0226065855 1st edition, 1st printing with full number line. Good. Light to moderate wear to covers/corners. Hardcover with Dust Jacket. Support Last Word Books & Press and independent booksellers.
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"For the Love of It" is a story not only of one intimate struggle between a man and his cello, but also of the larger struggle between a society obsessed with success and individuals who choose challenging hobbies that yield no payoff except the love of it.
"If, in truth, Booth is an amateur player now in his fifth decade of amateuring, he is certainly not an amateur thinker about music and culture. . . . Would that all of us who think and teach and care about music could be so practical and profound at the same time."--Peter Kountz, "New York Times Book Review"
" T]his book serves as a running commentary on the nature and depth of this love, and all the connections it has formed in his life. . . . The music, he concludes, has become part of him, and that is worth the price."--Clea Simon, "Boston Globe"
"The book will be read with delight by every well-meaning amateur who has ever struggled. . . . Even general readers will come away with a valuable lesson for living: Never mind the outcome of a possibly vain pursuit; in the passion that is expended lies the glory."--John von Rhein, "Chicago Tribune"
"Hooray for amateurs And huzzahs to Wayne Booth for honoring them as they deserve. "For the Love of It" celebrates amateurism with genial philosophizing and pointed cultural criticism, as well as with personal reminiscences and self-effacing wit."--James Sloan Allen, "USA Today"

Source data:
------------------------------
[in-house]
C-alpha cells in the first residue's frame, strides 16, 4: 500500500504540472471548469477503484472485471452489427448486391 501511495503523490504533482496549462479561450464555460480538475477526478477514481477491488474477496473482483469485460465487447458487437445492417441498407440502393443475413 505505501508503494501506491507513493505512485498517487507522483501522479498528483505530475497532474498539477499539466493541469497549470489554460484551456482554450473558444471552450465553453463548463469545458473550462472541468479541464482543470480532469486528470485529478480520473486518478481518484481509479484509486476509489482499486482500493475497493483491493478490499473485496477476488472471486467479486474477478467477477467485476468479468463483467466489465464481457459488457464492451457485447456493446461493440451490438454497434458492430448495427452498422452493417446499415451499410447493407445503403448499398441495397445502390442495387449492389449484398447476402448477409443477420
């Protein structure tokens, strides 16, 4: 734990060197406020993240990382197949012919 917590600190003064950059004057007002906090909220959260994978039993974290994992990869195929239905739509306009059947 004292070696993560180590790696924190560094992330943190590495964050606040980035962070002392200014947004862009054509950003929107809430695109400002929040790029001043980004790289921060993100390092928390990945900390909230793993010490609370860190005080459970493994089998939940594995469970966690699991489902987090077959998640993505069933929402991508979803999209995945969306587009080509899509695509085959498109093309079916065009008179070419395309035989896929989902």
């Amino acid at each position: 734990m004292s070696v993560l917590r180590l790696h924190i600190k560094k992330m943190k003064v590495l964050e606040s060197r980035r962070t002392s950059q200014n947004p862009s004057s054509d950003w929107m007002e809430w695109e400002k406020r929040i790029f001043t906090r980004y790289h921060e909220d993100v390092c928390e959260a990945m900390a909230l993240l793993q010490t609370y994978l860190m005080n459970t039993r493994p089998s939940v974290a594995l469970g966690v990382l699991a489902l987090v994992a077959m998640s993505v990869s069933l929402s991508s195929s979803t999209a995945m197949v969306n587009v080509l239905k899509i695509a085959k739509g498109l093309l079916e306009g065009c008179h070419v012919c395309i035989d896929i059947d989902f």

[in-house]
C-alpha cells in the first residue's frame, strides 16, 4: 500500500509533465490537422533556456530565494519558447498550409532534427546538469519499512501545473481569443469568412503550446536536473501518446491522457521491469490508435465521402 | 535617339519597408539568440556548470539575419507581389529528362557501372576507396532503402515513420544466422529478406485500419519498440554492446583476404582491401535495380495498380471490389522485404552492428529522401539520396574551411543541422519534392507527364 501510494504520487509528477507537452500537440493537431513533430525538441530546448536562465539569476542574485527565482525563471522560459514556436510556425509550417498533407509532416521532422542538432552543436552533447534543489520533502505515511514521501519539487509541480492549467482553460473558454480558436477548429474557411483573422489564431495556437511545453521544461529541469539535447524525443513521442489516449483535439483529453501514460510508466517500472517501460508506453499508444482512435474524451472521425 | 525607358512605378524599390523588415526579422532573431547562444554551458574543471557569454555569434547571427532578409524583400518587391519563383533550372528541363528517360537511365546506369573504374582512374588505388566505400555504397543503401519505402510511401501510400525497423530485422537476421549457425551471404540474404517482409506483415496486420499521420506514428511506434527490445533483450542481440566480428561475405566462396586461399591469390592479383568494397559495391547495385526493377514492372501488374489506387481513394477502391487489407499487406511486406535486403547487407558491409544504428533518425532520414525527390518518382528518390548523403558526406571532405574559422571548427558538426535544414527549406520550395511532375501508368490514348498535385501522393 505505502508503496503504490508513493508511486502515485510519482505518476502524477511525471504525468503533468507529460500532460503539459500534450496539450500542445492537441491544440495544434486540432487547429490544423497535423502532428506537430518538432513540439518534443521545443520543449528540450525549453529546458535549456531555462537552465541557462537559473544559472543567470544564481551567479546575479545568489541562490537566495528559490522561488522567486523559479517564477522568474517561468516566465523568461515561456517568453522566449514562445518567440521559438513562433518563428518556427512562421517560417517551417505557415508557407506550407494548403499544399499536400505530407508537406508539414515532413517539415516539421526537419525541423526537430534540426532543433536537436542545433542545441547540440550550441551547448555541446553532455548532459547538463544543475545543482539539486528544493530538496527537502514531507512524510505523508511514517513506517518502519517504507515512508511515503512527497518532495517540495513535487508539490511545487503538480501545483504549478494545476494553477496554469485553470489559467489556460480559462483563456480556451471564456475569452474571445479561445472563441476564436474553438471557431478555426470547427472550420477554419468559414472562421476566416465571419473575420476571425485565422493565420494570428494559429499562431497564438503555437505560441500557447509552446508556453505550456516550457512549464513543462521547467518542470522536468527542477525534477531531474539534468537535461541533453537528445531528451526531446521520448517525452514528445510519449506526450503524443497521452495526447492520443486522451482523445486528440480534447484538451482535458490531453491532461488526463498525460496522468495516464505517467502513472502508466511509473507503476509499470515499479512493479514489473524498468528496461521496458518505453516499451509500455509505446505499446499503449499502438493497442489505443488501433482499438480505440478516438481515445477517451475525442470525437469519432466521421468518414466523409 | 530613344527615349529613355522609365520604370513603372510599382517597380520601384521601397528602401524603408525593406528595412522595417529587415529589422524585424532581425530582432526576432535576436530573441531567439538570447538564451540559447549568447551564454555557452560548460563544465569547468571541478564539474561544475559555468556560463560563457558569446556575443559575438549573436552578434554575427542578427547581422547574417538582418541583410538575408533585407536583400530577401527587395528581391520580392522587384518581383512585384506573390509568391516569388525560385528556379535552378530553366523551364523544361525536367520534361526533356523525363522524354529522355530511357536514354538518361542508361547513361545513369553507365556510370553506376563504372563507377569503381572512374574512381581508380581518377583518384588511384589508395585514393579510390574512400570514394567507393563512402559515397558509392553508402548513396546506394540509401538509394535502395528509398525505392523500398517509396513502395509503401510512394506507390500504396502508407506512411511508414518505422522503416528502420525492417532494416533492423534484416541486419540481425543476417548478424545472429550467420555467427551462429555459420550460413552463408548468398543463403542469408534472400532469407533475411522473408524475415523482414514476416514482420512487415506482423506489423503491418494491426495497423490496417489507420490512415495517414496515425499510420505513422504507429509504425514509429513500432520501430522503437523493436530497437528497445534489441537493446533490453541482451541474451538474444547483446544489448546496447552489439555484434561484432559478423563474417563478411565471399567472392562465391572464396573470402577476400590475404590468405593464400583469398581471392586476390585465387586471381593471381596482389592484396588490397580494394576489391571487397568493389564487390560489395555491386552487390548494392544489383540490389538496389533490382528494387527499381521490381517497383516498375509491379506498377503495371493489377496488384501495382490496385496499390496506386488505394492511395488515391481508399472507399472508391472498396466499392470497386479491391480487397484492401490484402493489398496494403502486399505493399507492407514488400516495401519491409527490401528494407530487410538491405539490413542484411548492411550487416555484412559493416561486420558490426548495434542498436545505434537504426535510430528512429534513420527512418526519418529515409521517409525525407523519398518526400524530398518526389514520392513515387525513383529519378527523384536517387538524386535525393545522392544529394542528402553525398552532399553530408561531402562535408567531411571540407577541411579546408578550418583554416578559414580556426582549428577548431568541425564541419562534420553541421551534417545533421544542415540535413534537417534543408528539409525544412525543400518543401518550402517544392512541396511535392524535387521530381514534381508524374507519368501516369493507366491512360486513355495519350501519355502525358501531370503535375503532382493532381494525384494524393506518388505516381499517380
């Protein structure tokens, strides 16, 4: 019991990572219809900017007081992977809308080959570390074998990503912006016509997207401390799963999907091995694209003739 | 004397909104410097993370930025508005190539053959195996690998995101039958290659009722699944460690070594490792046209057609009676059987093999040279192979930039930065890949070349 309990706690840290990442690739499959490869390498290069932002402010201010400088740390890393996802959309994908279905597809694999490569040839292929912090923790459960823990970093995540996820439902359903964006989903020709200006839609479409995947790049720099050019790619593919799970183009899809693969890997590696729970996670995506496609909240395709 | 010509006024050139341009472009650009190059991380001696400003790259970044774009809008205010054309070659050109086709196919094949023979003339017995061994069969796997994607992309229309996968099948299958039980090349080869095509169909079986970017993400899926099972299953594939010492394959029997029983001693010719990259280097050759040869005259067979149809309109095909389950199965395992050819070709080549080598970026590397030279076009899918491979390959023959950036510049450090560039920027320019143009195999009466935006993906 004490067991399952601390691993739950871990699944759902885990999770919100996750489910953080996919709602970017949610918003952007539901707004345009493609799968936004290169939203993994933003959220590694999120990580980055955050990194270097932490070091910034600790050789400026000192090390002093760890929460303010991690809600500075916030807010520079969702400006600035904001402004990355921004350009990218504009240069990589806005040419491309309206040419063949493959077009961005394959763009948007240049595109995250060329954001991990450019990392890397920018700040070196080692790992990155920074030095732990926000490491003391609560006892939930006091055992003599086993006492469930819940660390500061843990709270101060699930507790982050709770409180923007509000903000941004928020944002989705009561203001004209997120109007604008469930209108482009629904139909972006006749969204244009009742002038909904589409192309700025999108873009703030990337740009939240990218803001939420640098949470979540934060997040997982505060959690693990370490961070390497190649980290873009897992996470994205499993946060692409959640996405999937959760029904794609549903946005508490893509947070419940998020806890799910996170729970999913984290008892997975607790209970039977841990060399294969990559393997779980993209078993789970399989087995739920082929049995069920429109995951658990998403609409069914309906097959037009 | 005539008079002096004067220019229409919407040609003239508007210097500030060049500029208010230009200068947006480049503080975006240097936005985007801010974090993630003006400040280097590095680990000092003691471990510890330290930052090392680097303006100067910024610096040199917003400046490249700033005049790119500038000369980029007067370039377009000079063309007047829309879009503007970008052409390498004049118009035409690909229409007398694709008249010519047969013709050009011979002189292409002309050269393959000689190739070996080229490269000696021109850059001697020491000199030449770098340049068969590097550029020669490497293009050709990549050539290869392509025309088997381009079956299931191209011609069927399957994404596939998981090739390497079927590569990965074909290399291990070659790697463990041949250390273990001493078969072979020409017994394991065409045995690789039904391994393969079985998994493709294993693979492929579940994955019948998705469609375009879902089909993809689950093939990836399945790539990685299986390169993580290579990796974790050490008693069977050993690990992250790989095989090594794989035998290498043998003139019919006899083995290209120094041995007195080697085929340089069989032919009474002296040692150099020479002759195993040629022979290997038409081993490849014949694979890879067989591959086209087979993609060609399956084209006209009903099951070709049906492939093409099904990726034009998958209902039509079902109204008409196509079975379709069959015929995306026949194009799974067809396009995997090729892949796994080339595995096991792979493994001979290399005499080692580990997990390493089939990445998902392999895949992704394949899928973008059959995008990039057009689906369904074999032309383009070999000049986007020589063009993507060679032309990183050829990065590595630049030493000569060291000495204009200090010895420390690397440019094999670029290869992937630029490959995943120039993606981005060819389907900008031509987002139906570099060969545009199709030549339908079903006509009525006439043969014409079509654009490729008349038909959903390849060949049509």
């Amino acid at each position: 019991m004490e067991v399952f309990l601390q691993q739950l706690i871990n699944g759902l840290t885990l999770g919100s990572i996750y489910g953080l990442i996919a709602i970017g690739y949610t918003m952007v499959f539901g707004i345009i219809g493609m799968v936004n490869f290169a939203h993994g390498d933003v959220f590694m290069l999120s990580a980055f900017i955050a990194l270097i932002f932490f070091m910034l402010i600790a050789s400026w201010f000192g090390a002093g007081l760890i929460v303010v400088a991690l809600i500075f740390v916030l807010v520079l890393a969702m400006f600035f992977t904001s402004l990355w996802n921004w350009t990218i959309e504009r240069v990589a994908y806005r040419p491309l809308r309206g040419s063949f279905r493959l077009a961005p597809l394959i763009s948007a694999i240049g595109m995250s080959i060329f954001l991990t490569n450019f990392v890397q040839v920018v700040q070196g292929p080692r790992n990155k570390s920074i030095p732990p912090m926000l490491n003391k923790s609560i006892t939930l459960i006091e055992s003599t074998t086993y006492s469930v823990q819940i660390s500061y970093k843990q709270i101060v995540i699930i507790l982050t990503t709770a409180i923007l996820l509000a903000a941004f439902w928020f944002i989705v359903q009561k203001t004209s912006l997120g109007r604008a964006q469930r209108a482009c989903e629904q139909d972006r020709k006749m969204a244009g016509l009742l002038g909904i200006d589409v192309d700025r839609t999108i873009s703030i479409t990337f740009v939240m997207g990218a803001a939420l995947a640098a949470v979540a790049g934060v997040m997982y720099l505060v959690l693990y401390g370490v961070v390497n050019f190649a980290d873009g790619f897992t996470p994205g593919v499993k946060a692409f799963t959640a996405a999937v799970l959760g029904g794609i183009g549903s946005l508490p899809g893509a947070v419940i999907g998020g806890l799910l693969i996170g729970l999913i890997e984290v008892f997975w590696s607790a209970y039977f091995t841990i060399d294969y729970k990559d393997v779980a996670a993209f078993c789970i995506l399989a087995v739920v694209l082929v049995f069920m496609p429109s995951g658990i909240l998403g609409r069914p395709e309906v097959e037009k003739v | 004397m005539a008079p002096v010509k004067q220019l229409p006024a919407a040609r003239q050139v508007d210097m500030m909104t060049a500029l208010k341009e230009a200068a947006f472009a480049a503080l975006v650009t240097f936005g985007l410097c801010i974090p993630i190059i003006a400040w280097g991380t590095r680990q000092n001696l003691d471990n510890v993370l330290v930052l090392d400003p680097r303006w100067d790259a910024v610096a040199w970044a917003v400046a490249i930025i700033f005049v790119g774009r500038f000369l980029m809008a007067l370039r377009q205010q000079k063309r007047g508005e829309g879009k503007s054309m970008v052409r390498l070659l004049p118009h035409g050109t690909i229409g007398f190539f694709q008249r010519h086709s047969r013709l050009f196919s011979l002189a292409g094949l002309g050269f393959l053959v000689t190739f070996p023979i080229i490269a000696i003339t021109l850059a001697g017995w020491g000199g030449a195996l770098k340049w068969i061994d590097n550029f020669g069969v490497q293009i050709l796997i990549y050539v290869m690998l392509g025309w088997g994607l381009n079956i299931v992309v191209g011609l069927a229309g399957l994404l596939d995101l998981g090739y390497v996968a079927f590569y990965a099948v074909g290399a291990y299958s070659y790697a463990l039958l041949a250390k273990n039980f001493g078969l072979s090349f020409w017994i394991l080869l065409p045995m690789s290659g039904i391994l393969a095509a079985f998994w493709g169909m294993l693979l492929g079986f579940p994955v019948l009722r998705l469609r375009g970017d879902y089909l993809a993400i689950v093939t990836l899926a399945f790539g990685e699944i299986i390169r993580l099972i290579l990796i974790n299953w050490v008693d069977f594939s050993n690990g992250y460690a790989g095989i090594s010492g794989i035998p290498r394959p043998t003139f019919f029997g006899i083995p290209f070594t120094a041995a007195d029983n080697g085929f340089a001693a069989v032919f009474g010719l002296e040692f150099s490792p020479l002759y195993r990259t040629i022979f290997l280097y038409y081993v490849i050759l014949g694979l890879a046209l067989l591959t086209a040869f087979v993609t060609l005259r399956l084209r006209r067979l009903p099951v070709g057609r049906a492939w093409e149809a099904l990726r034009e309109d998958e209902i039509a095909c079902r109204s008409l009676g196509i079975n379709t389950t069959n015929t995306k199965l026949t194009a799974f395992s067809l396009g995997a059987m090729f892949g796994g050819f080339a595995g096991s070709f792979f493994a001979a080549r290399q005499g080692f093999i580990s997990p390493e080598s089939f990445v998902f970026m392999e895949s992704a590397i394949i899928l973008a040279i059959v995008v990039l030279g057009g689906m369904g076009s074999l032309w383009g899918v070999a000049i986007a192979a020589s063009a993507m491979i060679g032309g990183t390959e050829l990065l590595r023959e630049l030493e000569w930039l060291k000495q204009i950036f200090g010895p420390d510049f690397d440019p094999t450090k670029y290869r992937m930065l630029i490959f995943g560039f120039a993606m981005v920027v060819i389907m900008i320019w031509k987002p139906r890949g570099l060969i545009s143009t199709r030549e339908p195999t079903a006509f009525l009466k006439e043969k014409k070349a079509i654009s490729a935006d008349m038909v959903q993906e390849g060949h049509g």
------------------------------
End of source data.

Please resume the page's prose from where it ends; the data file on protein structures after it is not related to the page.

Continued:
"Wayne Booth, the prominent American literary critic, has written the only sustained study of the interior experience of musical amateurism in recent years, "For the Love of It." It] succeeds as a meditation on the tension between the centrality of music in Booth's life, both inner and social, and its marginality. . . . It causes the reader to acknowledge the heterogeneity of the pleasures involved in making music; the satisfaction in playing well, the pride one takes in learning a difficult piece or passage or technique, the buzz in one's fingertips and the sense of completeness with the bow when the turn is done just right, the pleasure of playing with others, the comfort of a shared society, the joy of not just hearing, but making, the music, the wonder at the notes lingering in the air."--"Times Literary Supplement"